Does this mean that Kishimi and Koga are wrong? Are we biologically driven to abandon what we really want and live the lives other people want us to? Not necessarily—unlike Newport, Kishimi and Koga make a distinction between the need for social approval and the need for positive social connection. As we’ll discuss in the final part of this guide, Kishimi and Koga would argue that it’s possible to satisfy our social needs through unconditional contribution to others instead of conditional approval from others.
Unhappy People Must Cope With an Impossible Goal
We’ve established that external approval is ultimately unfulfilling. However, this isn’t the worst consequence of making approval from others your end goal.
Kishimi and Koga imply that the main problem with making approval from others your ultimate goal is that much of the time, this goal is impossible to achieve. In the majority of cases, approval is conditional—others will like you only if you do what they want you to do. This means that whether or not others approve of you is out of your control. Sometimes, there will be nothing you can do to get someone to like you.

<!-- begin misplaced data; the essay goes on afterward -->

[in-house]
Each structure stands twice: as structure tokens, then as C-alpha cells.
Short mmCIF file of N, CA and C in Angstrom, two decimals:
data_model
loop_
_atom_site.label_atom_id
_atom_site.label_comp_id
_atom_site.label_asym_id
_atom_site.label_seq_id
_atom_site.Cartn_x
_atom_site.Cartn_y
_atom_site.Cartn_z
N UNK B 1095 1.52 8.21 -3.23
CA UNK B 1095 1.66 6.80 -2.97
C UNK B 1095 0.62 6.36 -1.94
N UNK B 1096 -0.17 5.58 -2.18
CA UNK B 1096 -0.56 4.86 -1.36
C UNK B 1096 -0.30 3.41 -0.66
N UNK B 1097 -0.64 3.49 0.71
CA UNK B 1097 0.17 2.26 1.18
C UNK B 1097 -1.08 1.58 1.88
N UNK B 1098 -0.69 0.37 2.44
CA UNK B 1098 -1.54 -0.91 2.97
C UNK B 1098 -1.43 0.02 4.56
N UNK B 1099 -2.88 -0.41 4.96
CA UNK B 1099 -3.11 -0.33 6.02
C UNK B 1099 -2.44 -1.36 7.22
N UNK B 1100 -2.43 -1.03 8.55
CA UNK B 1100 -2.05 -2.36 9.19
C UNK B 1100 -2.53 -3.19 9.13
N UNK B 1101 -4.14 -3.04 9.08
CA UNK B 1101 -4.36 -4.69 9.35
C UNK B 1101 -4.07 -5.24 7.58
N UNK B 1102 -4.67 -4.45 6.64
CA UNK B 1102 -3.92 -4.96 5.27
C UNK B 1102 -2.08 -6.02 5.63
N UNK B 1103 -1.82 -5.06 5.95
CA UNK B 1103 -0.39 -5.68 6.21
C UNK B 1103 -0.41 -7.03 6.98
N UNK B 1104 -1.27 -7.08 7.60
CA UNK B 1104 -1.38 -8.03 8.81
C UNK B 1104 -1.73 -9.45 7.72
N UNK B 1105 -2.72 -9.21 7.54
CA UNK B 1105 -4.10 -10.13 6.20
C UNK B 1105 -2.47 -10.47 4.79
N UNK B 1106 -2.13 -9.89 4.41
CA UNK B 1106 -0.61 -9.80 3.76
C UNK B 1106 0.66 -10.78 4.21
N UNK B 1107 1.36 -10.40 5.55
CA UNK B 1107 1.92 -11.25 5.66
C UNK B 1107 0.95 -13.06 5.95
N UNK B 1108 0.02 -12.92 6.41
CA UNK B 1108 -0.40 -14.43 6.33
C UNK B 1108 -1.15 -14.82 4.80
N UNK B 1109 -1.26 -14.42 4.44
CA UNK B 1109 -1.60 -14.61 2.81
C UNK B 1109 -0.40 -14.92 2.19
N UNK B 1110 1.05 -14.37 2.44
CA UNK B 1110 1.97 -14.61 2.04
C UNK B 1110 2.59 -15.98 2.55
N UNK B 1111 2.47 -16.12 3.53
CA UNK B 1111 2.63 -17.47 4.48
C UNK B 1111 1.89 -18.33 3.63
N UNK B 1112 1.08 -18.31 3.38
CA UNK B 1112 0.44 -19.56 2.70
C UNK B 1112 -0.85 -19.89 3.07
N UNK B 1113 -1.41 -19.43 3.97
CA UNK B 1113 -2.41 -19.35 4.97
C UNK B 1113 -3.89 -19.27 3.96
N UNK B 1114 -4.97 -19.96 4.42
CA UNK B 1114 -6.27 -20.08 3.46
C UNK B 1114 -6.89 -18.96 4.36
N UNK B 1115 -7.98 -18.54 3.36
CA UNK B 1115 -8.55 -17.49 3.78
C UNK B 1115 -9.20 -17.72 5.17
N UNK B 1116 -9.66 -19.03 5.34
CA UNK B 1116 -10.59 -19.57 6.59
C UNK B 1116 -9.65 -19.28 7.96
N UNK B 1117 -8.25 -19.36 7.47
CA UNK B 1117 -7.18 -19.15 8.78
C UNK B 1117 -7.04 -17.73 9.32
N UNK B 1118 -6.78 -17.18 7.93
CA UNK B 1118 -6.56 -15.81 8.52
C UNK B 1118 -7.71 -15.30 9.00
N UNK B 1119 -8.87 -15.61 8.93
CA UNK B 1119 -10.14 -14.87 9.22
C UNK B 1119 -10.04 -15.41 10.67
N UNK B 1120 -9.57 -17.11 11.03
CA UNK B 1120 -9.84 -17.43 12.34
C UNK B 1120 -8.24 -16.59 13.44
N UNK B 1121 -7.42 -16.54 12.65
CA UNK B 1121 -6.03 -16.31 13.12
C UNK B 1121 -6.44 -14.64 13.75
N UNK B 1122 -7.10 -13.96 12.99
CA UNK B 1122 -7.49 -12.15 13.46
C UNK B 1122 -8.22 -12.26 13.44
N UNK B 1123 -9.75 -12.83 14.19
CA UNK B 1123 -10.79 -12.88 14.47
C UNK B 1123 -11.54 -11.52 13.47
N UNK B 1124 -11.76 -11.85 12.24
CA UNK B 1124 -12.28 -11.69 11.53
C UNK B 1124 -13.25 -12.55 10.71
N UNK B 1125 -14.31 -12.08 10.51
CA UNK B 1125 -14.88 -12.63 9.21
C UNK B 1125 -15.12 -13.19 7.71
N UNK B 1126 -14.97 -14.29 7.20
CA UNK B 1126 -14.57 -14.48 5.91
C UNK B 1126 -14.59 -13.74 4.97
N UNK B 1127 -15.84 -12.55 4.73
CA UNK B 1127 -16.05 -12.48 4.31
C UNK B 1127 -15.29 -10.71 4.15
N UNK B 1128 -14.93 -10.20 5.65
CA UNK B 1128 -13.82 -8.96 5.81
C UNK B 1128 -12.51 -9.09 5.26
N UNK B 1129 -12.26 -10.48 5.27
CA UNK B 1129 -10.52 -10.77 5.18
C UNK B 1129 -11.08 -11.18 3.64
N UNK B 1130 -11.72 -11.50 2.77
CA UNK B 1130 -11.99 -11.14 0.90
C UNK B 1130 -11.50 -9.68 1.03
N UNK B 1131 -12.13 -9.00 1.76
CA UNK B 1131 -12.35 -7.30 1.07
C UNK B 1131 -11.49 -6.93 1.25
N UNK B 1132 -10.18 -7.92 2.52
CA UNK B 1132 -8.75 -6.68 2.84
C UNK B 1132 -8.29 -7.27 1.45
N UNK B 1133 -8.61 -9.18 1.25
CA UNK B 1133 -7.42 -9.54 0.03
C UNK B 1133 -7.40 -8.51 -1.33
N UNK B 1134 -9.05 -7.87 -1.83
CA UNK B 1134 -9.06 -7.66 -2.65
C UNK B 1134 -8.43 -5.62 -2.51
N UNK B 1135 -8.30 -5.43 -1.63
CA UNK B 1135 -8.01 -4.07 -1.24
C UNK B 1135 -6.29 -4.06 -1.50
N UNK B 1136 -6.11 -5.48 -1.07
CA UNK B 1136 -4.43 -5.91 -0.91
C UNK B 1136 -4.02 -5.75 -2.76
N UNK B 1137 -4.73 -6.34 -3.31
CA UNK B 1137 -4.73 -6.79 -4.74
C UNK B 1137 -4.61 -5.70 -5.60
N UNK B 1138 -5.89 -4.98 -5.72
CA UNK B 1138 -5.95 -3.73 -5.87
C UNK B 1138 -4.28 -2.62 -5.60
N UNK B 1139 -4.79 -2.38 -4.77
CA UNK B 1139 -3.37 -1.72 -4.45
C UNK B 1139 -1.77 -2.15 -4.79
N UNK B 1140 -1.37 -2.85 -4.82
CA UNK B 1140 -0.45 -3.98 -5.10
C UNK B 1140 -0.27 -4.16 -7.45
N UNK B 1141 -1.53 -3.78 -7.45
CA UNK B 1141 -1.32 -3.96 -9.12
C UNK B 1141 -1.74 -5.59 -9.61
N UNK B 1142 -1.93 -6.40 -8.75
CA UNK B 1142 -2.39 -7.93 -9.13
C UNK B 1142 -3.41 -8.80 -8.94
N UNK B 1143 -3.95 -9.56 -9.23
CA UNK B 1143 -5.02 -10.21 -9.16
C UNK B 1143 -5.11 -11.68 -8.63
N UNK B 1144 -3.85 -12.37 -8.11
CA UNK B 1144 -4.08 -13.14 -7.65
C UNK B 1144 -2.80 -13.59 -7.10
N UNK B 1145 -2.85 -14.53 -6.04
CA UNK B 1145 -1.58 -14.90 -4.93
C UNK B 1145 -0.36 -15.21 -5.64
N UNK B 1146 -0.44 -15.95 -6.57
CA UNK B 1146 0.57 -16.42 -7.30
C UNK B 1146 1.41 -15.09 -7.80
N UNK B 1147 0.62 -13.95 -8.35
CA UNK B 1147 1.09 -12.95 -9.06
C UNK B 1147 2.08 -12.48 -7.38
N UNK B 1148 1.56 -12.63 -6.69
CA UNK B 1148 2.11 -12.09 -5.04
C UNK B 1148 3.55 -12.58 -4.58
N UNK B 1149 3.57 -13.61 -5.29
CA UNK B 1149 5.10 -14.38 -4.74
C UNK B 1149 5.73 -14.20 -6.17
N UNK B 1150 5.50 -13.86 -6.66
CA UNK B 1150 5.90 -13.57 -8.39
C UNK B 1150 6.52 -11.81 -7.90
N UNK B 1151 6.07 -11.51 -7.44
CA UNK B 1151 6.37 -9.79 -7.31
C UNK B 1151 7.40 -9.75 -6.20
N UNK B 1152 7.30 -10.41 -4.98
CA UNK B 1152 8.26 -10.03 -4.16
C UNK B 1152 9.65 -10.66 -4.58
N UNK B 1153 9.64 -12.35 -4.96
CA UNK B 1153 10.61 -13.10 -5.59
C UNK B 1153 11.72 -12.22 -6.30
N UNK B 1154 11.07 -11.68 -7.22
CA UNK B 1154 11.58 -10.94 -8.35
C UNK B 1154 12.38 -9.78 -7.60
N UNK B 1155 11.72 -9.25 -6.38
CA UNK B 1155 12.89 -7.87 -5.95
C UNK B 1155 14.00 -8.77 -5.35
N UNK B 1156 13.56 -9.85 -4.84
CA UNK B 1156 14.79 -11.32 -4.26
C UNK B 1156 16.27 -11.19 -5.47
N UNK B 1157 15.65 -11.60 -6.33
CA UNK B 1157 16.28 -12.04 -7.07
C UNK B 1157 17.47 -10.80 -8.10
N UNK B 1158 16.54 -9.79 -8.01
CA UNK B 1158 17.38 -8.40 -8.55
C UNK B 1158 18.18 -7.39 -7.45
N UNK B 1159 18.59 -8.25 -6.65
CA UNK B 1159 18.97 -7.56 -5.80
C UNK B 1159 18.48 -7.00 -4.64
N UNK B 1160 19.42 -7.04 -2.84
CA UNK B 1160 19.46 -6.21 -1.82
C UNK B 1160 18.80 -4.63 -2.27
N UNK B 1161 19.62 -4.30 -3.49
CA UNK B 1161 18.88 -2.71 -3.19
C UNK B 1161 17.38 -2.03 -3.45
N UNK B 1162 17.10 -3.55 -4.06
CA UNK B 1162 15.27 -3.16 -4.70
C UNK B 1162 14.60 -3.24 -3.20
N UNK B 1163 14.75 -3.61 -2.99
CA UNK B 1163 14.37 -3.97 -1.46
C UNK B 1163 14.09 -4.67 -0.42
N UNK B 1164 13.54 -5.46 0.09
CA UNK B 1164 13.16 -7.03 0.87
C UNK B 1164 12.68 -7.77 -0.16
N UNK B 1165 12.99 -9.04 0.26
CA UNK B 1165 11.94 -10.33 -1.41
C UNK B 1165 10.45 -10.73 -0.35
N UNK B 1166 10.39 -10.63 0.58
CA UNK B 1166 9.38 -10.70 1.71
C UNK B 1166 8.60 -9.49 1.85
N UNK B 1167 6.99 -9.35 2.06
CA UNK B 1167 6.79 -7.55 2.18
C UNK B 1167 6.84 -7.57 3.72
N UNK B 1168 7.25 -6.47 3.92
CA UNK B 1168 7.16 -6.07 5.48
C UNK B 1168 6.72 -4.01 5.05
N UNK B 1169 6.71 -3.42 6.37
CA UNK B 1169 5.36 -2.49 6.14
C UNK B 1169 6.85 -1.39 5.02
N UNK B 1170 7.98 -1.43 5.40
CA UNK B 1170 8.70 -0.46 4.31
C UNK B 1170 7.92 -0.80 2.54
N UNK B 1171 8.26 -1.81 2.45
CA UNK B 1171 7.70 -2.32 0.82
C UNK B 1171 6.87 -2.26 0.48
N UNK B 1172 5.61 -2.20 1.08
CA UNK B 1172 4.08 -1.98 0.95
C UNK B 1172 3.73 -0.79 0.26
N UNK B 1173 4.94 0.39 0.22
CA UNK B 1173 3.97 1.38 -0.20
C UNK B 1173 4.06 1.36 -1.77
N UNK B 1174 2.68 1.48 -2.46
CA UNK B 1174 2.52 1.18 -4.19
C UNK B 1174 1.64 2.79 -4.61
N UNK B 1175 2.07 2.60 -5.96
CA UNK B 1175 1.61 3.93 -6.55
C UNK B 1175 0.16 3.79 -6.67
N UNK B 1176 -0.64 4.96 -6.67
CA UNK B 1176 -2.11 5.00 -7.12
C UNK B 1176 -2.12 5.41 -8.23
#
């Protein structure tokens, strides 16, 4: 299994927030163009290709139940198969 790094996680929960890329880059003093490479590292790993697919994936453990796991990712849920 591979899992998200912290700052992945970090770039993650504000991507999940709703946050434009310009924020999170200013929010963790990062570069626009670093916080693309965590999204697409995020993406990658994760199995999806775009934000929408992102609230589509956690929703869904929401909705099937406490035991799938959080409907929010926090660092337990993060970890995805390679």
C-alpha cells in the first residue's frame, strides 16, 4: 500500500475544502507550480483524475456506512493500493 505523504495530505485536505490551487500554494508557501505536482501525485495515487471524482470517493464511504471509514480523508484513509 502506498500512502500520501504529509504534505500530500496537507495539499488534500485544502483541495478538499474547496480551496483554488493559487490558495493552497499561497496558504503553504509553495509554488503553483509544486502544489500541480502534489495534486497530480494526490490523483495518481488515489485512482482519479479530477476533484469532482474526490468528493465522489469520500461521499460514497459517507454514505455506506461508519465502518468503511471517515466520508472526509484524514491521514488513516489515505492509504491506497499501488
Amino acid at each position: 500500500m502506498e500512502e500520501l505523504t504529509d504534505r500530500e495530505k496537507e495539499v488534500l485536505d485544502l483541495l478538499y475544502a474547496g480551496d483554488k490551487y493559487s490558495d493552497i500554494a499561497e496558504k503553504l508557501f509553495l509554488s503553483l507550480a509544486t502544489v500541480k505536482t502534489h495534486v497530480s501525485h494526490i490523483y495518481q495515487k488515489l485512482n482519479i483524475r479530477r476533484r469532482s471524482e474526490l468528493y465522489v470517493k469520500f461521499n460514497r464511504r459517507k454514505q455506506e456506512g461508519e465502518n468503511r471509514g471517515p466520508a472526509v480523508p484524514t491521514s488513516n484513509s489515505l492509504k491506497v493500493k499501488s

After failing to achieve this impossible goal, unhappy people cope with their failure in two interconnected ways, which we’ll explore below.
Coping Mechanism #1: Avoiding the Impossible Goal
Kishimi and Koga explain that when faced with the often impossible task of earning the approval of others, unhappy people often cope by setting a new goal: to avoid trying and failing to earn the approval of others. Instead of pursuing the impossible goal, they choose not to try at all. As a result, they unconsciously manufacture negative emotions such as fear and self-loathing to avoid trying to win others’ approval.
|Intentionally Failing the Impossible Goal|
People who avoid trying and failing to earn the approval of others, as Kishimi and Koga describe, are still building their lives around the outcome of this impossible goal, rather than disconnecting from it entirely. In doing so, they only intensify their emotional attachment to the goal, deepening their unhappiness when they continue to fail to achieve it.In contrast, a healthier approach would be to emotionally separate from the impossible goal entirely by intentionally failing to achieve it while putting greater focus on a new, higher goal. To accomplish this, many recovering approval-seekers pursue a new goal to intentionally embarrass themselves, desensitizing themselves to social humiliation and reducing their emotional attachment to the goal of approval from others.